No one knows how long the bombs were stashed at the school, but it could have been weeks, maybe longer, that hundreds of kids passed through the school none the wiser.
The weapons were stashed in a closet inside a classroom that hadn't been used for sometime. It was a serious haul: 13 mortar shells, three rifles, incendiary flares, and sacks filled with hundreds of rounds of .99 ammunition. The arsenal was found in Abu Snan only a few weeks after anti-tank missiles, rocket-propelled grenades, and explosives were found hidden in a school and a kindergarten for special needs children, in the same Arab village in the Galilee near Acre.
Mortar shells, rifles, ammo seized at a school in Abu Snan last year. (Israel Police)
Those seizures - just two of several that happened over a couple months last year in the Arab sector, came to mind lateTuesday night as police announced that they'd seized a bomb stashed in a middle school in Petah Tikva. By the morning it was the lead story for a few hours on Ynet, and police from the YAHBAL serious crimes unit and the Central District had spent hours scrambling to answer reporters questions, send out press releases, and organize a sync with the Central District commander at the scene of the seizure.
Last February, after the seizures at the Arab schools in the north, and other busts at Arab schools in the Triangle, it was a different story. Police sent out photos and press releases, but the stories didn't lead the websites, and they went in the papers as briefs at best. Also the investigations weren't put in the hands of the YAHBAL unit, which handles organized crime, but stayed with district detectives.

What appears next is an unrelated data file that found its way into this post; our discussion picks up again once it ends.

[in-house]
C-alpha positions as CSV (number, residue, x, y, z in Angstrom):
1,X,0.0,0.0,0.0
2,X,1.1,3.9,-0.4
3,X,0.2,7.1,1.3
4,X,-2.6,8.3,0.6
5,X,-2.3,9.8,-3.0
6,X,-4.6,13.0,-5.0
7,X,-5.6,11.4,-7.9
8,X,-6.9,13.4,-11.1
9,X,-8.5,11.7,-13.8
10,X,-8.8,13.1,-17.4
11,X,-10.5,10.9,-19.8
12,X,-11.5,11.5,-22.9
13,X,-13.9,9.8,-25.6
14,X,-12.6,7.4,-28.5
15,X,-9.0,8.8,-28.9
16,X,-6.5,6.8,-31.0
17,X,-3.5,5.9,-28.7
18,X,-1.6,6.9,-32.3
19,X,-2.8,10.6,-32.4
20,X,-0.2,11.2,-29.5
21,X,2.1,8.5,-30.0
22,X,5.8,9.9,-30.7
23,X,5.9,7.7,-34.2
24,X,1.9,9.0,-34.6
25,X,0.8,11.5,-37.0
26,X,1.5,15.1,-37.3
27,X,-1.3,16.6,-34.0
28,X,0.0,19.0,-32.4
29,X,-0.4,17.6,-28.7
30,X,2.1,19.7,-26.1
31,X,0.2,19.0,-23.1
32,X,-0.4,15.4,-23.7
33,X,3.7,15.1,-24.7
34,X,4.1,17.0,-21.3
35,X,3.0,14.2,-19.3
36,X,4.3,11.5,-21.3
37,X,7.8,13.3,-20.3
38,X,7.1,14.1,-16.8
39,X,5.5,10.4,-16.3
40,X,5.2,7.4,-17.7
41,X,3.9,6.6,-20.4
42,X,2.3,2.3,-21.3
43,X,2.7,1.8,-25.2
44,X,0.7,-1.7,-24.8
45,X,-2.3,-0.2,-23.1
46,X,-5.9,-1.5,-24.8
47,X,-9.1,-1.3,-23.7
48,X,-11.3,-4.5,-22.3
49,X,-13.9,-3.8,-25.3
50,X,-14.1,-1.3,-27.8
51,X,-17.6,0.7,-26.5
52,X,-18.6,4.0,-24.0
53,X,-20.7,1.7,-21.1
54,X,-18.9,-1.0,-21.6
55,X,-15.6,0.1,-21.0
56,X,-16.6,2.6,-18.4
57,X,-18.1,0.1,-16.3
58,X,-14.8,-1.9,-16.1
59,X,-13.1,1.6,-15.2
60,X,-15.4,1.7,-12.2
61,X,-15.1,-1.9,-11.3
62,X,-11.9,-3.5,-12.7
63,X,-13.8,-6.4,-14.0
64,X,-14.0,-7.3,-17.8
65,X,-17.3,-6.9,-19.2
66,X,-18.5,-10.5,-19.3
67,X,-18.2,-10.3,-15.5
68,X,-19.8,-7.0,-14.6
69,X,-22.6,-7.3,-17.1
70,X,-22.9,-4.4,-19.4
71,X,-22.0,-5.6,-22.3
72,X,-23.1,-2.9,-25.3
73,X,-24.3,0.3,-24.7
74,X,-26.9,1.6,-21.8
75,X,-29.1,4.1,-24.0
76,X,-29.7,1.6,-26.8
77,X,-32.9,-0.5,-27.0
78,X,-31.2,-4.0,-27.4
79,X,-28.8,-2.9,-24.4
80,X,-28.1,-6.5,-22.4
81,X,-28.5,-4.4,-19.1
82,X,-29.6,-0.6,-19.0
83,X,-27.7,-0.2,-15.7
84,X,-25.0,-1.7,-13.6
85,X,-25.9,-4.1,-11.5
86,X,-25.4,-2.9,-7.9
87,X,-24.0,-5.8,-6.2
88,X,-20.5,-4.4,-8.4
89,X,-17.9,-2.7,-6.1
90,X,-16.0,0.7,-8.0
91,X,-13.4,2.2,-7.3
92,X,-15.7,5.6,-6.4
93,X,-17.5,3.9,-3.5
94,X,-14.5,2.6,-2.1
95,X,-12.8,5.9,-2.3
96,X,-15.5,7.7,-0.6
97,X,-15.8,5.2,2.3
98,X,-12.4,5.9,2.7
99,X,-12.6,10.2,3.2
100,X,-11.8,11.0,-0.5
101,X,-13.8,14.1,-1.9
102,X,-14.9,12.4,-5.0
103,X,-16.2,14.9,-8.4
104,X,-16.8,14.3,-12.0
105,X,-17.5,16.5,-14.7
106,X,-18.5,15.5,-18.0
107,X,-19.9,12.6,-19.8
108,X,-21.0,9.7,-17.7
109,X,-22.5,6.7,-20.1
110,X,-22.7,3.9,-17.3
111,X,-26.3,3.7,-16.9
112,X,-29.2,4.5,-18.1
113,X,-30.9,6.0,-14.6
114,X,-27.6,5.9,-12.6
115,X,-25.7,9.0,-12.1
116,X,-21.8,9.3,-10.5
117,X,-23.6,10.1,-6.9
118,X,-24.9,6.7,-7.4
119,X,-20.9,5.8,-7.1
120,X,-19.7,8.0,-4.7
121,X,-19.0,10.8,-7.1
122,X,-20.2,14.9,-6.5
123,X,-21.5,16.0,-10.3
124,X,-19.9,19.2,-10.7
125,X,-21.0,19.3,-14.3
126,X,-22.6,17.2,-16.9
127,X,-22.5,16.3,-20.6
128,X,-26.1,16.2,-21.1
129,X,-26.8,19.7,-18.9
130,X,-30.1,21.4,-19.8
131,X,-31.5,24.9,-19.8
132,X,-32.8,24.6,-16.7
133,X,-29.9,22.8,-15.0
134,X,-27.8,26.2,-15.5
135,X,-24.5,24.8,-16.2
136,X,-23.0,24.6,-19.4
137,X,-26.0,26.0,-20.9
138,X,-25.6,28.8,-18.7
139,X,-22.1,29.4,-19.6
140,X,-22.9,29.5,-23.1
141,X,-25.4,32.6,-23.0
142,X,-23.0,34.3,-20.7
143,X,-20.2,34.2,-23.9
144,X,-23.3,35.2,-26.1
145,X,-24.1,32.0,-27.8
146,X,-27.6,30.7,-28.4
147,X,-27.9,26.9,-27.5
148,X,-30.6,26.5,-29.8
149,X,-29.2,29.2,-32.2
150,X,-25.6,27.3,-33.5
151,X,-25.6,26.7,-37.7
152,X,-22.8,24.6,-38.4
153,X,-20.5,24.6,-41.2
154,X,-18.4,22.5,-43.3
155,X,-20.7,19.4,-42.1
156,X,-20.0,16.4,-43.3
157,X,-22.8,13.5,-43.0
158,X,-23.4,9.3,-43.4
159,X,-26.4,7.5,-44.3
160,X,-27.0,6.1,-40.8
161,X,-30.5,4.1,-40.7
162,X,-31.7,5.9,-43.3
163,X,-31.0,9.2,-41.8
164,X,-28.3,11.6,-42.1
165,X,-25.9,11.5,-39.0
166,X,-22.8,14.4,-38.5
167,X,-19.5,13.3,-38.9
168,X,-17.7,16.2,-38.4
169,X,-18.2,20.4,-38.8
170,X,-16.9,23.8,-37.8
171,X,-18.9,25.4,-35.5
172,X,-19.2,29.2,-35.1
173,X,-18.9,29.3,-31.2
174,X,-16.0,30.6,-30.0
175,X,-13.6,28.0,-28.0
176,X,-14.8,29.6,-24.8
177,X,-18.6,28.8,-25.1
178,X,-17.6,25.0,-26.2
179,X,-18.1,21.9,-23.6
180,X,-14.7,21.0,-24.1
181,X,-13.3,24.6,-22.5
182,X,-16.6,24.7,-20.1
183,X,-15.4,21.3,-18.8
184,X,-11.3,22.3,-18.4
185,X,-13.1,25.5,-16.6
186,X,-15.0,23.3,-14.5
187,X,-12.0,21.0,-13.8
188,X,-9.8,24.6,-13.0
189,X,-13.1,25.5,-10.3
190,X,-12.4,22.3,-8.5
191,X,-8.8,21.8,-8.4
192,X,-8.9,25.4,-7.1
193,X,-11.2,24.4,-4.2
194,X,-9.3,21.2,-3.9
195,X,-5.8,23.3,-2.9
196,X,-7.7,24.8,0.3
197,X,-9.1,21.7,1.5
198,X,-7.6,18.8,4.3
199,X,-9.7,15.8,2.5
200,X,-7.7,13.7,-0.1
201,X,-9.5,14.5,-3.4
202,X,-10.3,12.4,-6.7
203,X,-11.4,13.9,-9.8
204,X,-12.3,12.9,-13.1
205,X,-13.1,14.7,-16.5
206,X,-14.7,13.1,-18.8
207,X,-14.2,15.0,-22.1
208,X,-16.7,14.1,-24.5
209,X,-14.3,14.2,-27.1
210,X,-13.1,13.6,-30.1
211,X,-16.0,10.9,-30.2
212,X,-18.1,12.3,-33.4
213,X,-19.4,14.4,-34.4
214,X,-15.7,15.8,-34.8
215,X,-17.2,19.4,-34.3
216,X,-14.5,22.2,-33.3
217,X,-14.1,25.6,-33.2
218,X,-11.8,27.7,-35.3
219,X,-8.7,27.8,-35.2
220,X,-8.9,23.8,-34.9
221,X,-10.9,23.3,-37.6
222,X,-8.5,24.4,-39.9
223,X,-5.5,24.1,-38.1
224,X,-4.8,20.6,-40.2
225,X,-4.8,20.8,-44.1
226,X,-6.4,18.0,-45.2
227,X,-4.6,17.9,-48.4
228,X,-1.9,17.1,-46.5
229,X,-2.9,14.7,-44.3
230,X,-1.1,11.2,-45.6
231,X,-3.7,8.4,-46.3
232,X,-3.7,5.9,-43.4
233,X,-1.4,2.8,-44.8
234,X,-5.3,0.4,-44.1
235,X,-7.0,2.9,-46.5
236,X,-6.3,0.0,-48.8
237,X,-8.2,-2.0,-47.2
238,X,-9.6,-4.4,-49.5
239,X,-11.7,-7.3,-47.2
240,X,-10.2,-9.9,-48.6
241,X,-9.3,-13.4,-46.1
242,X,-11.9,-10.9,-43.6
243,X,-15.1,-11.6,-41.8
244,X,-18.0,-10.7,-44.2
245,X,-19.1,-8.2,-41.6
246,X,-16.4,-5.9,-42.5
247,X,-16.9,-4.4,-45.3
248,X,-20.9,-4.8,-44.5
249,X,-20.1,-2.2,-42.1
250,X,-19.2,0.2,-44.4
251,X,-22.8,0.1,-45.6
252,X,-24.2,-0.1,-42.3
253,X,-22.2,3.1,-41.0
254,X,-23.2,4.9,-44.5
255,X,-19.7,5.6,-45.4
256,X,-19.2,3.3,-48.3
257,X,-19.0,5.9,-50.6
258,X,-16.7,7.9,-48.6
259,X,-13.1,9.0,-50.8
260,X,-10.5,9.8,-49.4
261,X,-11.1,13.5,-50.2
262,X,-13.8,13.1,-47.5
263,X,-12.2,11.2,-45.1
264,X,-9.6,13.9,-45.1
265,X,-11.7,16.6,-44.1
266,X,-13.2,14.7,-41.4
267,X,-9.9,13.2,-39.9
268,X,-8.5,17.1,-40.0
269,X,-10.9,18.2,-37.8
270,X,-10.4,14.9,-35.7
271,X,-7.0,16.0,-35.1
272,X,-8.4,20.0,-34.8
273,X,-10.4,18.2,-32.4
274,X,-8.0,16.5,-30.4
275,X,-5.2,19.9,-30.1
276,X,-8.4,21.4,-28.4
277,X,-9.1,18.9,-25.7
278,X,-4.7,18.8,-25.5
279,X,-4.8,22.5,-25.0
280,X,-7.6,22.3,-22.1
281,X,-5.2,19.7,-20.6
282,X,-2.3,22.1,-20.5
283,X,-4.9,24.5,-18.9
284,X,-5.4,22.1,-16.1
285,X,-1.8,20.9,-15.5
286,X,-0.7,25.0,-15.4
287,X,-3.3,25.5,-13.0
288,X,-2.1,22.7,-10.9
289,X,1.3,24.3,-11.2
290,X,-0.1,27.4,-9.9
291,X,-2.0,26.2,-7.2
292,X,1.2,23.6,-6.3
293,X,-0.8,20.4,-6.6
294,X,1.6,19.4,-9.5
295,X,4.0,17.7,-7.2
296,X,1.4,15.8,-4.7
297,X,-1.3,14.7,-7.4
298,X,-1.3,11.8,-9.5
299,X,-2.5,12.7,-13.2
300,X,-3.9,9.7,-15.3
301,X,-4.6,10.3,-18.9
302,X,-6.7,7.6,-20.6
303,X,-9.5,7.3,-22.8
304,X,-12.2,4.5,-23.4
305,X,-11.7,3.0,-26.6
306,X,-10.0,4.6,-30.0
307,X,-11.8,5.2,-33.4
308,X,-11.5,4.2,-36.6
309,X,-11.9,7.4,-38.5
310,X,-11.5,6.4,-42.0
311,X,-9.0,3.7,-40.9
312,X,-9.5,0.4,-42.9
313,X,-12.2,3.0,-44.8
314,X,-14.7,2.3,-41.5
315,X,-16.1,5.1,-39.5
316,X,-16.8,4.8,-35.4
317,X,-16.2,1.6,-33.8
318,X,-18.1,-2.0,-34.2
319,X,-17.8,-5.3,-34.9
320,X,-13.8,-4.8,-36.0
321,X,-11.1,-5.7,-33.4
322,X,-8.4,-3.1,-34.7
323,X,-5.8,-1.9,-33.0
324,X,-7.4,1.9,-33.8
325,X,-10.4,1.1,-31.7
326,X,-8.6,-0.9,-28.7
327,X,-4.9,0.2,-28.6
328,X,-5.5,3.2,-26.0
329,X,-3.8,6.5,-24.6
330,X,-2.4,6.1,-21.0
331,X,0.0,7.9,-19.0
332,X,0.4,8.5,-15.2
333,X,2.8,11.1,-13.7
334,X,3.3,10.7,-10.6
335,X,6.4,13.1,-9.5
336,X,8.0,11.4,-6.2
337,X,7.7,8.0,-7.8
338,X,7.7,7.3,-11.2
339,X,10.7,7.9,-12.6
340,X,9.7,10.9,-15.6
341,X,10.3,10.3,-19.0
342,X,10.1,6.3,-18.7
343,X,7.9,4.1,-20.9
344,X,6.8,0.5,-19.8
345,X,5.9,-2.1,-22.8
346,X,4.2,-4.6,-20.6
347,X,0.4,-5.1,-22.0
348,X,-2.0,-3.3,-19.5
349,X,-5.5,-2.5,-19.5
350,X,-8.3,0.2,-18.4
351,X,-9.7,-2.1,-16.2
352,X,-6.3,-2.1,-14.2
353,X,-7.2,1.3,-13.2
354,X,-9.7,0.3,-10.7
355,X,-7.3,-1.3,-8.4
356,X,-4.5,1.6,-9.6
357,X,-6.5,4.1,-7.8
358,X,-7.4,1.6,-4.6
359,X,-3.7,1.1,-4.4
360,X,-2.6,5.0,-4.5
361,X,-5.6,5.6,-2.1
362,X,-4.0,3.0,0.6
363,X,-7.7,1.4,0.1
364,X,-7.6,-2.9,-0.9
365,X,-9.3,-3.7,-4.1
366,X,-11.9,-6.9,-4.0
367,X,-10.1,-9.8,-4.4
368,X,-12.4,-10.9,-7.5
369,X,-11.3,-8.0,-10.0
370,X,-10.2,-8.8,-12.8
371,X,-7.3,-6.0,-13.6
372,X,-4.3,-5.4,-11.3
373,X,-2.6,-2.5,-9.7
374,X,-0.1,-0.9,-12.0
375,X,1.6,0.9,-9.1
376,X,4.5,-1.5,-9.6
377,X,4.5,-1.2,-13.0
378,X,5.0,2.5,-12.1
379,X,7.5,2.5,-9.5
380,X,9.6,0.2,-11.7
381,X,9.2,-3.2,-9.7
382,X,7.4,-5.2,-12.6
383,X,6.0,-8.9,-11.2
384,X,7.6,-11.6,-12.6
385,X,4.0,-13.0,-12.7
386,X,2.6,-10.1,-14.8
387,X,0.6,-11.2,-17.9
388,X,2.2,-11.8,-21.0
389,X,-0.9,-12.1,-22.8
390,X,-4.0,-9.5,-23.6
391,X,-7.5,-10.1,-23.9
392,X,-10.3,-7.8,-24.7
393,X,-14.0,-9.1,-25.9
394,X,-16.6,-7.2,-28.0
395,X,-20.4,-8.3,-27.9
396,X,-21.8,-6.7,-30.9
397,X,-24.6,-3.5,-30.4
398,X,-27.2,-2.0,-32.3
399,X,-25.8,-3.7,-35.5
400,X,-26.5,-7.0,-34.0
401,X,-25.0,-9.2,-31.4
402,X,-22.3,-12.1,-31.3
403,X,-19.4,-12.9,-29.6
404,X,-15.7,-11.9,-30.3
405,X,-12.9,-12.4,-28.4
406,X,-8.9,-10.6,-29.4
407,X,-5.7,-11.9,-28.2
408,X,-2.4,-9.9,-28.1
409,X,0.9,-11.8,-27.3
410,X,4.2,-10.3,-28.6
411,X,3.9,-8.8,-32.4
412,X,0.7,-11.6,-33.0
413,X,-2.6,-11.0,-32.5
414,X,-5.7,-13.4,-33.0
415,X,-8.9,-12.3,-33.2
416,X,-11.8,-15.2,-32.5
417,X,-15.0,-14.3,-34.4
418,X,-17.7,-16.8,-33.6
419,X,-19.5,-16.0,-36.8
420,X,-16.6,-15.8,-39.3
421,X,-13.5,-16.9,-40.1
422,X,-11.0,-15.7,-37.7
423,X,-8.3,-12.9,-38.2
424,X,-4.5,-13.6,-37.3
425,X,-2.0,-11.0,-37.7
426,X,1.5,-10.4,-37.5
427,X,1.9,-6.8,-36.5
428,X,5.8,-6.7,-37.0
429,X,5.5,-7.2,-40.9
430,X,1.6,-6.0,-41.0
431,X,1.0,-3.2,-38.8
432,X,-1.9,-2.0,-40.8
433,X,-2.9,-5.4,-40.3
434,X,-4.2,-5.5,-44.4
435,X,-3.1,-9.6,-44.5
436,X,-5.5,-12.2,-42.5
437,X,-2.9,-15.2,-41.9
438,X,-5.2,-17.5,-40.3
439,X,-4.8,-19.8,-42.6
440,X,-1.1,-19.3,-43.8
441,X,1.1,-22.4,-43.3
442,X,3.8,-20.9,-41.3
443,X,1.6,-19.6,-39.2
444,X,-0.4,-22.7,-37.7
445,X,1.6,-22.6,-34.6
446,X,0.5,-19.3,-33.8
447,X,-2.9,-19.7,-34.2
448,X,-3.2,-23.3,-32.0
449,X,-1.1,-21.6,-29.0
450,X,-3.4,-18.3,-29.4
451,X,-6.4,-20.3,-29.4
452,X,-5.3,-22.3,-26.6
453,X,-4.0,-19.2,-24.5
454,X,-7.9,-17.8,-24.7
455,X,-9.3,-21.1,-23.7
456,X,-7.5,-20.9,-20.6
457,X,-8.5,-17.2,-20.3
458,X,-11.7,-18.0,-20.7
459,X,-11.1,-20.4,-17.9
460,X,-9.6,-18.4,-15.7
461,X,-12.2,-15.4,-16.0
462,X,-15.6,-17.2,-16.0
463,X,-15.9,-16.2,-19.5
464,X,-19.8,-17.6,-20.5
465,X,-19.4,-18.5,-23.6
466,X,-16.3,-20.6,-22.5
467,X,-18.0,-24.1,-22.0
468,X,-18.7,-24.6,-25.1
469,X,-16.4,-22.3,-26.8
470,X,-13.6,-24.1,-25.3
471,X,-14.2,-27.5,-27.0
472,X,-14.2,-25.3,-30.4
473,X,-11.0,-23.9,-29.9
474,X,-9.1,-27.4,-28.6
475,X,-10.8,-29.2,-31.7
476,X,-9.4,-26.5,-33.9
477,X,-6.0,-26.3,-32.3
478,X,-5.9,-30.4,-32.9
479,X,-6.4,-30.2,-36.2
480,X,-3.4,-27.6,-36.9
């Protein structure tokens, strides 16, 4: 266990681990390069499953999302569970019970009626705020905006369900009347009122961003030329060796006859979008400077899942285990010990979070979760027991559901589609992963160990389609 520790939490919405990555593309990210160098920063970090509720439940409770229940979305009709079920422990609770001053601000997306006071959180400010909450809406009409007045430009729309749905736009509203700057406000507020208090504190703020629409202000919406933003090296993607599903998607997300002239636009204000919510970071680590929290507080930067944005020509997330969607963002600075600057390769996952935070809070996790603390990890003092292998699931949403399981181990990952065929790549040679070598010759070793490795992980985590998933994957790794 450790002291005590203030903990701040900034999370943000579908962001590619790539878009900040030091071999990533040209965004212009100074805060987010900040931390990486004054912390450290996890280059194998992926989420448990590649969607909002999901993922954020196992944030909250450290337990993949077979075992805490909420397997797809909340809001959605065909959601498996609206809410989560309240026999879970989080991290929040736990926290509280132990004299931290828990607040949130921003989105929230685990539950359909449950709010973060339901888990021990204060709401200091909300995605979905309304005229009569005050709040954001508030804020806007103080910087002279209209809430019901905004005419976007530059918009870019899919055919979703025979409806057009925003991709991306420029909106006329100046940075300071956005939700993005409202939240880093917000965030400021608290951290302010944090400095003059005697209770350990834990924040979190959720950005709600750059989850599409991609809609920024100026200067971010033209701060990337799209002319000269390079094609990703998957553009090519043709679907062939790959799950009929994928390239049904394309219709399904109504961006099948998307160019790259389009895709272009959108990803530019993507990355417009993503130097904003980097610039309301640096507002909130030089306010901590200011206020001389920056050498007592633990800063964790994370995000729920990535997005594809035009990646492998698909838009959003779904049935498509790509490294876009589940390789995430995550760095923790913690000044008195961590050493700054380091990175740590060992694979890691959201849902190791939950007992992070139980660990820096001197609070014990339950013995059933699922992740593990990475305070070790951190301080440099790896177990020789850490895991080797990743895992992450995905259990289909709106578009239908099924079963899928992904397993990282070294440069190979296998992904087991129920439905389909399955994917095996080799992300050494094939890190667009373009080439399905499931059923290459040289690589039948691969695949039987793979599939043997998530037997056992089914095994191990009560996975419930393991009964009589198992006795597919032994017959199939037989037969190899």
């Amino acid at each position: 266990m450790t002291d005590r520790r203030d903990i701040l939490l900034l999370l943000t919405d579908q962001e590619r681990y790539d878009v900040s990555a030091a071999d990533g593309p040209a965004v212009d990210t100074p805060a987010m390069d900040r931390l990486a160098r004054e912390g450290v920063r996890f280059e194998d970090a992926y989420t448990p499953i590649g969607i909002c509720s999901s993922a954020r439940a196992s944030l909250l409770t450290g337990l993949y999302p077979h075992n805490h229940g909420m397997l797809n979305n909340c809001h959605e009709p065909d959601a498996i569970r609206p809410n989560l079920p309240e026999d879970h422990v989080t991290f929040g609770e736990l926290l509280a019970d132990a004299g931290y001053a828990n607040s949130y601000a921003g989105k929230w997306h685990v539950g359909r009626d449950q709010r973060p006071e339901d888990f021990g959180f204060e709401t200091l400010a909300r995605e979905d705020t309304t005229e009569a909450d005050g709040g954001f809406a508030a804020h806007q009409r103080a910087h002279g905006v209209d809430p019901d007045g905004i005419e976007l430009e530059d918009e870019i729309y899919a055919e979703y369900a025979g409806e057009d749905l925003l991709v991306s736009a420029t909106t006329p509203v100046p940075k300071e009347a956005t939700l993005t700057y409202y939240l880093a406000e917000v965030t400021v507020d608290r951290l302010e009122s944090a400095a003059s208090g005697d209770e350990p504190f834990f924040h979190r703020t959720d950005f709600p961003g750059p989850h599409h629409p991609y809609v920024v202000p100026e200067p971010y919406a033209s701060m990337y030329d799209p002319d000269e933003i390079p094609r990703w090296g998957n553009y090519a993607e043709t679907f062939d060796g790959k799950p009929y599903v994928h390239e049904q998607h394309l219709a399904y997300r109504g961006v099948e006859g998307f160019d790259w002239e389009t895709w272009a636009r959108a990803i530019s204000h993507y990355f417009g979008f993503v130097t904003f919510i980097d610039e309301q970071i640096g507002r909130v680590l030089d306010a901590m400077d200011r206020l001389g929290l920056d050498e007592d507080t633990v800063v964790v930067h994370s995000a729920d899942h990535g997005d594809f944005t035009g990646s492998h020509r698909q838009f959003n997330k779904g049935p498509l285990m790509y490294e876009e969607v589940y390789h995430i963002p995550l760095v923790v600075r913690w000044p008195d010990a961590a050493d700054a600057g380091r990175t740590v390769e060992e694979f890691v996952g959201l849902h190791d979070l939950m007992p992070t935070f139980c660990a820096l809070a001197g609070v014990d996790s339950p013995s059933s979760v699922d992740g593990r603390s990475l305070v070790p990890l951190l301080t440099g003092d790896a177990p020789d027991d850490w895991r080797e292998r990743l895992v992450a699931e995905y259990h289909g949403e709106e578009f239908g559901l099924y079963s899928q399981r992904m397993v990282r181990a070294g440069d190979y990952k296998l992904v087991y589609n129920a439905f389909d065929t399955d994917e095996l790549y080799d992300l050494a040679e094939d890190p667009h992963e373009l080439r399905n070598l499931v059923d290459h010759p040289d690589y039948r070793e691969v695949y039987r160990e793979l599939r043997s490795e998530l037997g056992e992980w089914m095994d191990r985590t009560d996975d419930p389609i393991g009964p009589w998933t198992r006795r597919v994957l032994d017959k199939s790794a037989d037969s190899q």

The contrast is another indication of the divergent way stories are covered in Israel. Not only when the story involves Arabs and not Jews, but also when it happens in the periphery, and not the center (for instance, car bombs and mob hits in the Krayot/Haifa area garner much less coverage than their counterparts in the center, including Petah Tikva where the bomb story Tuesday follows a series of mob violence including deadly car bombs in the city).
Other instances that come to mind are legion, in particular two that took place on the night of the nationwide municipality elections - the shooting of an Arab city council candidate in Lod and the murder of a man in woman in Taibe, whose bodies were found inside a torched car in a remote corner of the city. Both were big stories, but got muted coverage at best.
The difference is also seen in the language. While contract killings in Jewish Israeli society are called "organized crime assassinations", even when the people involved are at best members of small local gangs, in the Arab sector, contract killings, even when they involve bombs and the like, are often just called "clan violence" or "murder within the family". There's been efforts to remedy this, and police make a point of not using the term "honor killings", but differences abound nonetheless.
Another difference was apparent on Tuesday night, when (another) bomb was found in an Israeli school, this time in Petah Tikva.
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